Non-GI: Remaining group of 47 cases
(%): Percentage
4>: Four or more symptoms
?: How many symptoms developed is not known

1.  The most common complaints in this series occurred in the group Skin. The most common symptom is "itching" that developed not necessarily in the perioral region; rather, in the face and even more frequently in distant areas of the body beyond the face.

2. Symptoms pertaining to Skin, OP, and GI groups held 67% of the complaints, which is concordant with the AEs reported in the literature as "common" or "usual."

3. The large majority of the AEs occurred during the administration of the first bottle (74.2% in the total sample). As bottle concentration increased, the number of AEs tended to decrease. AEs occurred mainly with 1 to 3 drops from each bottle. Our findings would support the contention that there is no dose-response curve for AE development and that the AEs occur during the induction phase and with low doses of antigen.9,30

4. The majority of the reactions reported in our series can be considered as systemic reactions: 69.9% (or 83.5% if GI group is included). Local reactions occurred at a rate of 30.1% (or 16.5% if GI group is excluded).

5. Considering the classification of AEs according to severity, the majority of reactions in this study can be classified as moderate or severe according to one classification or as moderate according to another classification.2,30 No serious adverse events were identified in this series; in other words, there were no life-threatening events.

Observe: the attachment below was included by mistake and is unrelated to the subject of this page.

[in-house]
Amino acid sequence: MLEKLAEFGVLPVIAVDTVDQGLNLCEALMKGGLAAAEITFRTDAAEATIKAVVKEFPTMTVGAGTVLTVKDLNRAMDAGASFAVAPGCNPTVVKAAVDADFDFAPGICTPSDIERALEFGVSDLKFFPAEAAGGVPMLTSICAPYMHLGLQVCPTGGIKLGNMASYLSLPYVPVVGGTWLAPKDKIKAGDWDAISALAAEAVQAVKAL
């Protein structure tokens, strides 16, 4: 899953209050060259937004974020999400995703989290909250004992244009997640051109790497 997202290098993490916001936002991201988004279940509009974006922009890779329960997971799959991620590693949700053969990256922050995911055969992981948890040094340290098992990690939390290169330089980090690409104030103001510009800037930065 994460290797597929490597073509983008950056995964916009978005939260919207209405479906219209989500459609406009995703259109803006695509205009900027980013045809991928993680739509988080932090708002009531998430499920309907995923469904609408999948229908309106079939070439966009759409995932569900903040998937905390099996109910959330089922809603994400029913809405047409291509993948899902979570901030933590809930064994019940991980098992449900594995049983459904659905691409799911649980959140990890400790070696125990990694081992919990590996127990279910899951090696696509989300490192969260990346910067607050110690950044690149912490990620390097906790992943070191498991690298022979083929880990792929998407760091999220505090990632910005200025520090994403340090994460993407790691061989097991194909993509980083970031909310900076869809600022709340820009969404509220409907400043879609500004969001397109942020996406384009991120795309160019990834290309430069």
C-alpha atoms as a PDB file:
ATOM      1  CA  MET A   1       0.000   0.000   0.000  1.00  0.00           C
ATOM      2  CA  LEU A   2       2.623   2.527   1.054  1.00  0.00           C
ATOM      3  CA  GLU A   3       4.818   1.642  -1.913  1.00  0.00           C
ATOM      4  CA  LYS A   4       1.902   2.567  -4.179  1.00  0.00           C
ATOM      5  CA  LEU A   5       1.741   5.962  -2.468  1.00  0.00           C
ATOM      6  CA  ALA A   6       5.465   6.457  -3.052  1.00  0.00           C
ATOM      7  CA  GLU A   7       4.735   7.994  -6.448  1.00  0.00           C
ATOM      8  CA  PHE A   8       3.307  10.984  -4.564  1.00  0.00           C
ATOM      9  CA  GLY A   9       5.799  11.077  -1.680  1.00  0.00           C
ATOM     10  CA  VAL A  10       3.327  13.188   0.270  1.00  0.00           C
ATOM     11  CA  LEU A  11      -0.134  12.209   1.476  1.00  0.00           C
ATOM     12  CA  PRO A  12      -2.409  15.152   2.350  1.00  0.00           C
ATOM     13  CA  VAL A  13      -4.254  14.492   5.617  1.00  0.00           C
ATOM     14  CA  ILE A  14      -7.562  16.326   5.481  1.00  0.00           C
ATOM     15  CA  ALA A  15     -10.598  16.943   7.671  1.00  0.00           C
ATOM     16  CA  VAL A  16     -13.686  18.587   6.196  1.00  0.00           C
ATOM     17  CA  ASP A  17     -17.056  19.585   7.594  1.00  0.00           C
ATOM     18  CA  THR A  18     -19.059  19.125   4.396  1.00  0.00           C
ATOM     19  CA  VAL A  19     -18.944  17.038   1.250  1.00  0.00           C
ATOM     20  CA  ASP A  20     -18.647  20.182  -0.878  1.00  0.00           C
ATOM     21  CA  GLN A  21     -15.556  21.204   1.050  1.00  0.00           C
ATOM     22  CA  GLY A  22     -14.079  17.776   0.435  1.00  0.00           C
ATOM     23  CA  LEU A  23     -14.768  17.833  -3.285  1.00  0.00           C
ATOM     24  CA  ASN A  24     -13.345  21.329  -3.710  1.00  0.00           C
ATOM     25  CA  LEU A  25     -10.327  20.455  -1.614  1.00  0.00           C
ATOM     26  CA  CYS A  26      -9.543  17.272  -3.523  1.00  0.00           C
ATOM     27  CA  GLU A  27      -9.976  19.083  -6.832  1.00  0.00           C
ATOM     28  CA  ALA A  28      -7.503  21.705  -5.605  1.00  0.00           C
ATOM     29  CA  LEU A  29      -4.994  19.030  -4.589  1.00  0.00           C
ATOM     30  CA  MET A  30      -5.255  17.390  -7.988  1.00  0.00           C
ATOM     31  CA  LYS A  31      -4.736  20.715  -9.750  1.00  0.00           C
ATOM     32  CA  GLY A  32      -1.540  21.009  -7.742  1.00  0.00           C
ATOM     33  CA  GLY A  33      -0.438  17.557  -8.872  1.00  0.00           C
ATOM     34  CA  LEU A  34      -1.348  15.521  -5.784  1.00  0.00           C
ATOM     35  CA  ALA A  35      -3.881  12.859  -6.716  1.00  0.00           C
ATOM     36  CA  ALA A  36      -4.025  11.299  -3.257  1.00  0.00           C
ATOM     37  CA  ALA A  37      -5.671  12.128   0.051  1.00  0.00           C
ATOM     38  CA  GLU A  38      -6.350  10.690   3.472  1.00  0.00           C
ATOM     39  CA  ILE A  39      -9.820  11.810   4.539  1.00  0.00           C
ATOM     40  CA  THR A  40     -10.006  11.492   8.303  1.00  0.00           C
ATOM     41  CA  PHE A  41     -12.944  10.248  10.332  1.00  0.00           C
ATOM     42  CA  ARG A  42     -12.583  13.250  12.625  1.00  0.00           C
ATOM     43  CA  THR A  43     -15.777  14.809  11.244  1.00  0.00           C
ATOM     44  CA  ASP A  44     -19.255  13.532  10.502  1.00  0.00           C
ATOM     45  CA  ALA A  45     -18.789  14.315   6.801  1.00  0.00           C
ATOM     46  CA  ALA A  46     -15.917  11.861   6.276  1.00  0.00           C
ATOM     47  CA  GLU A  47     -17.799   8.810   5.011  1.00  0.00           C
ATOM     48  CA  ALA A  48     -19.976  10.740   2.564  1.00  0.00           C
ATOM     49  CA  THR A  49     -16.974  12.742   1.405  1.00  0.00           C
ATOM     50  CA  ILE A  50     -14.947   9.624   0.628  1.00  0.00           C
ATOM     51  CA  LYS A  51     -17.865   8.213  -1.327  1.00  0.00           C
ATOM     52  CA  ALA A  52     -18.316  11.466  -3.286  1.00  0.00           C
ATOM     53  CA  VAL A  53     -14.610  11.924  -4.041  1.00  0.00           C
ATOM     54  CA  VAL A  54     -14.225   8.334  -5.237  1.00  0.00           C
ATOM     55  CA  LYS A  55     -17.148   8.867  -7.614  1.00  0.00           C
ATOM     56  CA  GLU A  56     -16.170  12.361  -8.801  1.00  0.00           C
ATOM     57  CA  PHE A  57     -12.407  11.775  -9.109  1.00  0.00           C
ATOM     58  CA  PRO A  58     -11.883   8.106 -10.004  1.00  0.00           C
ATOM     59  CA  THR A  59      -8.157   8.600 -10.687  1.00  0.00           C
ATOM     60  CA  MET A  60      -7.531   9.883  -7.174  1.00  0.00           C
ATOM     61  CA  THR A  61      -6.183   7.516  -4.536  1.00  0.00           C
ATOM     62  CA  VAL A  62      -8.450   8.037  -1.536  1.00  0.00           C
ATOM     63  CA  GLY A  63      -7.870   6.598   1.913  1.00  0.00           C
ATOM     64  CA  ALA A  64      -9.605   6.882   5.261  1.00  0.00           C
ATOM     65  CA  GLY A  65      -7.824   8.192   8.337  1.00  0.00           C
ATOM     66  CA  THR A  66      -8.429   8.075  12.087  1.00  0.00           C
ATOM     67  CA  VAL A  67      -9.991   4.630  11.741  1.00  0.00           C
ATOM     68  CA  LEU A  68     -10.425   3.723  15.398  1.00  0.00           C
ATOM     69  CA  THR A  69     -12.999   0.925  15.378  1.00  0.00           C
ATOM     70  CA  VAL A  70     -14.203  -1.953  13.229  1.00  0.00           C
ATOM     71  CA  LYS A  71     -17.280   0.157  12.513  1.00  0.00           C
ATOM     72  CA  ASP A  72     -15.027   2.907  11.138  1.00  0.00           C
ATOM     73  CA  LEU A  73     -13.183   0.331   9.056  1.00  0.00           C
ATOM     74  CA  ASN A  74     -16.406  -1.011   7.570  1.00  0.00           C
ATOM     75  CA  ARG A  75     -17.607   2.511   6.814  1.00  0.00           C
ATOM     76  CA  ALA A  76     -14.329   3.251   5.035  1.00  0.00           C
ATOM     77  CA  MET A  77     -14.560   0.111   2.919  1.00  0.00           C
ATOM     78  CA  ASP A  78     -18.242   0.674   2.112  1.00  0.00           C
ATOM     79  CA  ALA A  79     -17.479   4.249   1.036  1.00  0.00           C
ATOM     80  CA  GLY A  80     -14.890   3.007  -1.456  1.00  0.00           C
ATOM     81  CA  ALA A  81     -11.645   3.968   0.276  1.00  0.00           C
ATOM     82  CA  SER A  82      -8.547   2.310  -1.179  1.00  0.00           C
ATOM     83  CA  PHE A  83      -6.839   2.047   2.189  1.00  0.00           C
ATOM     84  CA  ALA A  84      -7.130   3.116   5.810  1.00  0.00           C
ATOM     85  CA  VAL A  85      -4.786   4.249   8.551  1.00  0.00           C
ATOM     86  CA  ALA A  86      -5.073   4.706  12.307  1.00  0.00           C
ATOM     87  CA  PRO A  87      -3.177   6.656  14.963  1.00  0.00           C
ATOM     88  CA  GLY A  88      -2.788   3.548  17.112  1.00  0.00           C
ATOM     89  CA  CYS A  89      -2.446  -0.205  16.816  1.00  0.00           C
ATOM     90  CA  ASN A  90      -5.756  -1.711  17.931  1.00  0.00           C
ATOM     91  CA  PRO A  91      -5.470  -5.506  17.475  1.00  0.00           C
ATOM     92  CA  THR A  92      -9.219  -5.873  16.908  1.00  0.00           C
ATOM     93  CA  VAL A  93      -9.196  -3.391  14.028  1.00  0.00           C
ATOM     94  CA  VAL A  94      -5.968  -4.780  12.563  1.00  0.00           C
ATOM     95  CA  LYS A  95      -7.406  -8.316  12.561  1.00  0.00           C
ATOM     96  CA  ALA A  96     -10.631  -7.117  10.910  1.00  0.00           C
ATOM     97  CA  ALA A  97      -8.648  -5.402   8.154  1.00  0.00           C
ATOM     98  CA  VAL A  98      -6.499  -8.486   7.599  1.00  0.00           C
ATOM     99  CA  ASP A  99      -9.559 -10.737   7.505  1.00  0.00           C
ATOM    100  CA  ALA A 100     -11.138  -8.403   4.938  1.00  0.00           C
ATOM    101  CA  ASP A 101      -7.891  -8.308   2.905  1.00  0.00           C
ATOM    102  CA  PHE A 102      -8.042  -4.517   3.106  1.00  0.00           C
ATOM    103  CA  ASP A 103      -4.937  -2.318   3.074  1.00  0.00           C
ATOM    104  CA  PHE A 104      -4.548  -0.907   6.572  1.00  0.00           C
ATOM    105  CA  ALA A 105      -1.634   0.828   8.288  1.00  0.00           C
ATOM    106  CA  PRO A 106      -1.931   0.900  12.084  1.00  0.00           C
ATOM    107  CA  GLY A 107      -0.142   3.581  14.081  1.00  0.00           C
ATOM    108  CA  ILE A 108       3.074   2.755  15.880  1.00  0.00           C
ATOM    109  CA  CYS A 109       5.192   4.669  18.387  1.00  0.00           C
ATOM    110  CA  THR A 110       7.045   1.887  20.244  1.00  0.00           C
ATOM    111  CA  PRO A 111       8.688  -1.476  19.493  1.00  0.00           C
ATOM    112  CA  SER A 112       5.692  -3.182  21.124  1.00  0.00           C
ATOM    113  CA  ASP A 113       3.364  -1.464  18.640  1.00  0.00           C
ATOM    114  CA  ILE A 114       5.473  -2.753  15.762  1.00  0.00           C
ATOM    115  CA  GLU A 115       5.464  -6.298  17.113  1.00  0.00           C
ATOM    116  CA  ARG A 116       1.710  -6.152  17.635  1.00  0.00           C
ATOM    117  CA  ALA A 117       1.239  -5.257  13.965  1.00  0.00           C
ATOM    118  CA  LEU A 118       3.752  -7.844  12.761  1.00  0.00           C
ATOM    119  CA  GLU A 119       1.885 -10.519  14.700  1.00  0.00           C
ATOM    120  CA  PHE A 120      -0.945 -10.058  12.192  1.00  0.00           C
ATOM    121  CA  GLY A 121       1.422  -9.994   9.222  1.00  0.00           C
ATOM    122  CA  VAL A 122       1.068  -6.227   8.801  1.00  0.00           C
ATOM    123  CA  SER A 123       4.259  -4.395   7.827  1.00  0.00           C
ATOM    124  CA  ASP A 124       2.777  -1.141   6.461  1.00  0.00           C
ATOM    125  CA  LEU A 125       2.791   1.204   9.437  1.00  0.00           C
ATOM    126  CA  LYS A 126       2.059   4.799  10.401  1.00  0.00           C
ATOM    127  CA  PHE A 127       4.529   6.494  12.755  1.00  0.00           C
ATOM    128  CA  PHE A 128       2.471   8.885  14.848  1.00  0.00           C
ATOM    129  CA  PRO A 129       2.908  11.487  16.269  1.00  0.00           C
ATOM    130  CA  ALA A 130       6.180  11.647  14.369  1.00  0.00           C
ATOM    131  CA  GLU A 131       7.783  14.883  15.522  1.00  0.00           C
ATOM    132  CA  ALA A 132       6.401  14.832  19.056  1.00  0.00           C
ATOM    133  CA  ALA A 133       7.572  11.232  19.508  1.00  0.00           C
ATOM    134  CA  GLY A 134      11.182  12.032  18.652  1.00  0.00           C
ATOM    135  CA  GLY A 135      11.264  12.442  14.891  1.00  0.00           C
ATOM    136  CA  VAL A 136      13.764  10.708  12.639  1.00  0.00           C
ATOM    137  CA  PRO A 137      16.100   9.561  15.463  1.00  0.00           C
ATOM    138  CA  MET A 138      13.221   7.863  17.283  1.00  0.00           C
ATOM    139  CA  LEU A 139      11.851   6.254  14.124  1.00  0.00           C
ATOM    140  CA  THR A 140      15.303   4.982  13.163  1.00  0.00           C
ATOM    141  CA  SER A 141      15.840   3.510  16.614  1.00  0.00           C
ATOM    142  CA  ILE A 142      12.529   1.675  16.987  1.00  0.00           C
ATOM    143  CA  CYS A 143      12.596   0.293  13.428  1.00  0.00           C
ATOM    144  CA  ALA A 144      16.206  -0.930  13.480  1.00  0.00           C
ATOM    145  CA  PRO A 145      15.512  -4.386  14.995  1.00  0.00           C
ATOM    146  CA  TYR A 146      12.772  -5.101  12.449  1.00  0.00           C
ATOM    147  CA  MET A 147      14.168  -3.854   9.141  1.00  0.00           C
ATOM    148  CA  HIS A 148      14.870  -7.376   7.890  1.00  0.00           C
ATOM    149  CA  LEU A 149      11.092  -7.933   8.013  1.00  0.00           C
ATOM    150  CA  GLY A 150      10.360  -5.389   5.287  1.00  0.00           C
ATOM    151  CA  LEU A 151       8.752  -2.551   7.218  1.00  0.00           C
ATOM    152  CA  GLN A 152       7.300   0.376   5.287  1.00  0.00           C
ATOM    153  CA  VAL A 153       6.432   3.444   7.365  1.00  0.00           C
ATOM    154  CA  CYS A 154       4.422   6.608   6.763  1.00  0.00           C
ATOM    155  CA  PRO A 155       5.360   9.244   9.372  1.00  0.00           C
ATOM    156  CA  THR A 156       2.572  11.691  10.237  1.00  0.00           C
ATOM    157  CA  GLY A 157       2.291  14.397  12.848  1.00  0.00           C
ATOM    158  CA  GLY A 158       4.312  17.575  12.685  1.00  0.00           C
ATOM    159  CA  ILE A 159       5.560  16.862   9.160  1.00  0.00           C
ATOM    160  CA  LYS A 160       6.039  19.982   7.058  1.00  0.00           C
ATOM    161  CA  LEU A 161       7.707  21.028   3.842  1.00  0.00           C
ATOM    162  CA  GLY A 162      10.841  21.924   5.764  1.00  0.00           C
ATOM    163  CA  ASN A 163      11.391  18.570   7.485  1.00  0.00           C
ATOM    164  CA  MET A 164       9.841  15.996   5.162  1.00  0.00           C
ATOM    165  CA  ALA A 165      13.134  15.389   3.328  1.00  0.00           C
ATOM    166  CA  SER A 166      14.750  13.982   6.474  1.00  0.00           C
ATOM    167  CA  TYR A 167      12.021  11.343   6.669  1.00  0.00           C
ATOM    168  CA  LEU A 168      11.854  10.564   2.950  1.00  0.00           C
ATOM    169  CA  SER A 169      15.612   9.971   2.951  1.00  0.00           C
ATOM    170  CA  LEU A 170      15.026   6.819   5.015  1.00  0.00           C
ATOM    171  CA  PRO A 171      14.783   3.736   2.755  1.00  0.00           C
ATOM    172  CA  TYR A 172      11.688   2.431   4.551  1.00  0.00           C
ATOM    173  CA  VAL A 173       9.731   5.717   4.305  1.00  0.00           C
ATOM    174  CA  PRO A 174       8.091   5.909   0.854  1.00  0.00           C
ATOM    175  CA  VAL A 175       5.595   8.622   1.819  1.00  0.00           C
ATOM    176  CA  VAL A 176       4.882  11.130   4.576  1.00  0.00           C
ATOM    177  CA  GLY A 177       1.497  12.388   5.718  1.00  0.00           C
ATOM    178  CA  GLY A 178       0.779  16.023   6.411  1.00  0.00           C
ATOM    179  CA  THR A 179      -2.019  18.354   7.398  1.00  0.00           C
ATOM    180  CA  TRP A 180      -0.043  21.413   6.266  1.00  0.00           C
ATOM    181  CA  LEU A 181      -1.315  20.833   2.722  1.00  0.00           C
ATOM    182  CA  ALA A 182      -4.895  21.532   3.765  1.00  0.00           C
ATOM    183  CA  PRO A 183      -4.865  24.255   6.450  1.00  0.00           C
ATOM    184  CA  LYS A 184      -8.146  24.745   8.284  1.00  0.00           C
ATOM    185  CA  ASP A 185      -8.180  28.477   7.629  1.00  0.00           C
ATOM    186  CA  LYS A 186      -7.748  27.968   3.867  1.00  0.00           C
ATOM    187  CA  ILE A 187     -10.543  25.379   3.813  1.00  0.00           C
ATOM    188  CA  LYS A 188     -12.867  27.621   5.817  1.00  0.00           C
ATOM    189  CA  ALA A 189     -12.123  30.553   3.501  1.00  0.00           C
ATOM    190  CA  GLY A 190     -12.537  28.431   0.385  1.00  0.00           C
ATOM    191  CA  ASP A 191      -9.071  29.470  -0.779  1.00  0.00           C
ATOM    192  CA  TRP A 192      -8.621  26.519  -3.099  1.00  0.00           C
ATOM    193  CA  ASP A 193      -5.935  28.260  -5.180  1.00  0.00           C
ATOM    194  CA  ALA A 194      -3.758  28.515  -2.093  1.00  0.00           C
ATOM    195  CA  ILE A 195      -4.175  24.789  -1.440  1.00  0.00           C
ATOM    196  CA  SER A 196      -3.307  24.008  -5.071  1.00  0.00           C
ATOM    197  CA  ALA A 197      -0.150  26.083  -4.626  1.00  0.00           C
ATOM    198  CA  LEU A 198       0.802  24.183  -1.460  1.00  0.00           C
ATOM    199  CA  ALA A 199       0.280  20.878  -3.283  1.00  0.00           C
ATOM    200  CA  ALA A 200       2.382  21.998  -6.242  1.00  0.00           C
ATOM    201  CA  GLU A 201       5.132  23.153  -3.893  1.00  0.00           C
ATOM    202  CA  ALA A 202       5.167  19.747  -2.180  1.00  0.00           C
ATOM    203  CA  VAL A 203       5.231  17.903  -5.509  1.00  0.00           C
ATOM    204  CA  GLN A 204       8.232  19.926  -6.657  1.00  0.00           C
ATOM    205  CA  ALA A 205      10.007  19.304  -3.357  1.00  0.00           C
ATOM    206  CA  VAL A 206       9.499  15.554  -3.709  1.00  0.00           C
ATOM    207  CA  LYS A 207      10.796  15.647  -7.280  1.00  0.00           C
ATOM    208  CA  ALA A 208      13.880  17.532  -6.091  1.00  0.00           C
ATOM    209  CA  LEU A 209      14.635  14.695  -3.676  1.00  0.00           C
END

6. This review suggests who patients who develop an AE during SLIT administration will probably quit the treatment. In support of this contention, while a maximum of 34% of the patients in a nonselected group were found to quit for reasons other than the development of AEs, 85.5% of the patients who developed AEs quit. More than 1/3 of those quit within 3 months (37.1% of the total sample of 62 patients, or 43.4% of the 53 patients who quit). In other words, this study suggests that once an AE develops, it is highly likely the patient will quit treatment and this will occur within 3 months of the AE-onset for a large number of the patients. Our finding of "spontaneous quitting" in a non-selected group is in agreement with at least one report that evaluated clinical outcomes but it is different from figures obtained from results of randomized controlled trials.2,28

7. Patients who develop GI symptoms appear to have a higher rate of treatment interruption (93.3% vs. 83.0% of the patients in the non-GI group).